Back-to-back Nightingale territories, Turtle Doves purring from every bush; a songbird density the like I have never seen in the UK and more woodpeckers than a cider carnival were all on offer. In addition, throw in a few attractive, big, eye-catching species like nesting White Storks, Beavers and you have an area that emulates what some of our countryside was like in years gone by. Achieved by incorporating old English longhorn Cattle, Exmoor Ponies, Tamworth pigs, Roe, Red and Fallow Deer the former 350 acre West Sussex farm is prevented from reverting into woodland. The resulting scrubland enables species to thrive.

We were impressed. We were very impressed.

I won the trip in a photographic competition some years ago; but it wasn’t until now that it was practical to cash in the gift certificate. We stayed in a Shepherd’s hut. No electricity and, no bathroom couldn’t really be said to be our scene. Another 200 year throwback. However, over the couple of days we were there this basic form of ‘glamping’, getting up with the sun and going to bed after sunset, became appealing. A slower life. As close as we can perhaps get to sustenance living. Showering under the sky and using communal washrooms wasn’t our cup of tea. However, we found oddly we didn’t want to leave. Maybe it was the cacophony of beautiful birdsong surrounding us as we woke in the mornings or the lulling evensong that put us to sleep; I don’t know, but this simpler life we found appealing.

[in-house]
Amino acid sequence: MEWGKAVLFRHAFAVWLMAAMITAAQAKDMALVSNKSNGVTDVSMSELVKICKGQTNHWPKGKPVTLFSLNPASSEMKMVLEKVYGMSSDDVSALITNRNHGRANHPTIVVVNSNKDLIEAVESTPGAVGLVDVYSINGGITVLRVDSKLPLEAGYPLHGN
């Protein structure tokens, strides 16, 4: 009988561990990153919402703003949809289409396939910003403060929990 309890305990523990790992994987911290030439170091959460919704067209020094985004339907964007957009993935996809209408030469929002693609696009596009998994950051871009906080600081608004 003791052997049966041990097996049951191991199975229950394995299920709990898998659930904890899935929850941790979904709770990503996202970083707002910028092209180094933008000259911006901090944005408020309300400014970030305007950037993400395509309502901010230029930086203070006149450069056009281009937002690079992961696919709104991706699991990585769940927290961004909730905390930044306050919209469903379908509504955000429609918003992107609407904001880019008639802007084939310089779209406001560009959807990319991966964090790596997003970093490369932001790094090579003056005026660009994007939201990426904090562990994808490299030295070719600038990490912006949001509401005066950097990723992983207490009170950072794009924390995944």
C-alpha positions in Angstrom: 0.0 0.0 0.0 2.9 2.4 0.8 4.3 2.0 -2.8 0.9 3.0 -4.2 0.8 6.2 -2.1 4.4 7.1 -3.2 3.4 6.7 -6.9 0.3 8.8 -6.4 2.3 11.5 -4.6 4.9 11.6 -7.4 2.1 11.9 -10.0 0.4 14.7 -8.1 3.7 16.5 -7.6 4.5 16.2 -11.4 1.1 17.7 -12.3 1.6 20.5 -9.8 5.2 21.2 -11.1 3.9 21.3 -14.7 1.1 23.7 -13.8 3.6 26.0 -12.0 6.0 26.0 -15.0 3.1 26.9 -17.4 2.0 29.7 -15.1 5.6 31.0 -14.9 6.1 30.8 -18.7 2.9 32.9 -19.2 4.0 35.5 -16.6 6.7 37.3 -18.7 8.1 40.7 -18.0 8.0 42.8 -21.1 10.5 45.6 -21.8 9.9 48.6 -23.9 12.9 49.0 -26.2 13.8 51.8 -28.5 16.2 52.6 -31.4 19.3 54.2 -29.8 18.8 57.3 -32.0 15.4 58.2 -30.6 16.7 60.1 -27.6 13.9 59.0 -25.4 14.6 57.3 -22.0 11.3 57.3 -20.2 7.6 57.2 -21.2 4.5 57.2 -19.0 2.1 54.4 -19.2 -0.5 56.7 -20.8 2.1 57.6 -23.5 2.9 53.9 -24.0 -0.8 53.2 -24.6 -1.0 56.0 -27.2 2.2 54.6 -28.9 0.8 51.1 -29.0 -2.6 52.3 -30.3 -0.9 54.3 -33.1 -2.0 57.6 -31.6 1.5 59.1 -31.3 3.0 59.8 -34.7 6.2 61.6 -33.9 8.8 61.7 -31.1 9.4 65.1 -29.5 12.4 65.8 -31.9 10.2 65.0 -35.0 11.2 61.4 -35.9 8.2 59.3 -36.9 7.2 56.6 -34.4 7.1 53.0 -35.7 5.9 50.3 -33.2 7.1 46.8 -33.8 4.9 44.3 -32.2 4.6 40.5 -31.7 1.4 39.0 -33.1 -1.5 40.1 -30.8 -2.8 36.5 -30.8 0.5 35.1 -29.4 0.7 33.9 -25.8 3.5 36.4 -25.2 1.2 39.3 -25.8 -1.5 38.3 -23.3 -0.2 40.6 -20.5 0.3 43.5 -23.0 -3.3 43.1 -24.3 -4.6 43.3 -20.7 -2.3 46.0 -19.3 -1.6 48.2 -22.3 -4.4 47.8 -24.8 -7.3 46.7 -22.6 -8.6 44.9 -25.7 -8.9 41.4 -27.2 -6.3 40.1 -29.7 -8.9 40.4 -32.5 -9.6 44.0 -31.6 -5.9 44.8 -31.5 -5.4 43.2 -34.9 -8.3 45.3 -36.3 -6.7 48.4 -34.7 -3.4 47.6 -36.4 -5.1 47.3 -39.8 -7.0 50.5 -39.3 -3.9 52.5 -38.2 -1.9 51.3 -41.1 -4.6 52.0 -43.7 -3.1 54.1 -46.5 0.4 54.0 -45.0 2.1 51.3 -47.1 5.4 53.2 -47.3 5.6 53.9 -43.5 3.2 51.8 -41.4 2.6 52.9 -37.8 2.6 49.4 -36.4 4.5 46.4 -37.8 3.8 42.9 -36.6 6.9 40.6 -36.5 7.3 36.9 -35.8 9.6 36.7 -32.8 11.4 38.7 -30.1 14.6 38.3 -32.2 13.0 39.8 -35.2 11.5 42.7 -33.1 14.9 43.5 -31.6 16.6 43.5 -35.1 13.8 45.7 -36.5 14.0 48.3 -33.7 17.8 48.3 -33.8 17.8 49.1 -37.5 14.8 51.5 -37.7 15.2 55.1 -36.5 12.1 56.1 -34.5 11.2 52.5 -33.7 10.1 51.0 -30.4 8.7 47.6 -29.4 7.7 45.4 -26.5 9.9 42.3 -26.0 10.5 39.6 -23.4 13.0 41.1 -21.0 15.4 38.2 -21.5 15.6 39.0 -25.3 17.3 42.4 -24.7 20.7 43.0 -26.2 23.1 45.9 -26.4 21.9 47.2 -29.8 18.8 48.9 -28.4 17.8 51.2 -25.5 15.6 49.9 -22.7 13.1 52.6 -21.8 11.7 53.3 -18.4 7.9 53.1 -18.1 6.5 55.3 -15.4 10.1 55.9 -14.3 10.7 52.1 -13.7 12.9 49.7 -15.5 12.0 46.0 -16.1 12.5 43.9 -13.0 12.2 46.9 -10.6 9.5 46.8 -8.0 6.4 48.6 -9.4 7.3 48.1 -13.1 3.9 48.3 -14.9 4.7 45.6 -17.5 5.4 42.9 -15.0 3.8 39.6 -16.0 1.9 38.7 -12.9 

Would I pay £110 a night to stay in a garden shed with a bed in it? Well, I find it incredible I’m saying it … but maybe yes, I would.

I know some of you will be interested in the White Storks. A number of introduction methods have been used. There are 7 nests this year. We saw around a dozen birds and saw three nests. These are non-migrating mainly rehabilitated birds, although at least one bird is thought to have arrived under its own ‘steam’ as it were. Next year will be the first year that birds will (hopefully) return that may be thought of as being truly wild. These birds were encouraged, by the way they were introduced, to migrated away with a view to them returning after at least two years maturing on the dark continent.

Normally, I’m not a big reintroduction fan. I believe if you get the land and its use right, if you get the foundation of the pyramid nice and solid, life will find its own way there. In this instance however ‘I get it’. Something big and bold reintroduced to eye-catch and bring in the punters was required. Although don’t be surprised if village rooftop nesting storks hit the headlines in the non-too distant future and the ‘householder-noise’ it creates is not all positive. However, there would be no objection from me if a bill clapping White Stork nested on my roof! What an alarm clock!

(female Banded Demoiselle, Scarce Chaser showing mating marks, Club tailed Dragonfly photographed close to Knepp, Fallow deer, Tamworth sow with piglets, Beautiful Demoiselle, Exmoor ponies, Red Deer, White Stork, Common spotted Orchid, The Tamworth hut where we stayed and ground turned over by the pigs.

15
May
21

On the wing

A walk along the coast this week produced a smattering of butterflies where the sun lit up sheltered spots. We came across eight species in all. The most common by far were the Painted Ladies. These migrants leapfrogging their way north from the Nile Valley in Egypt were mostly travelling at some speed; but one or two took breath to give a chance of a photo.

05
May
21

First flight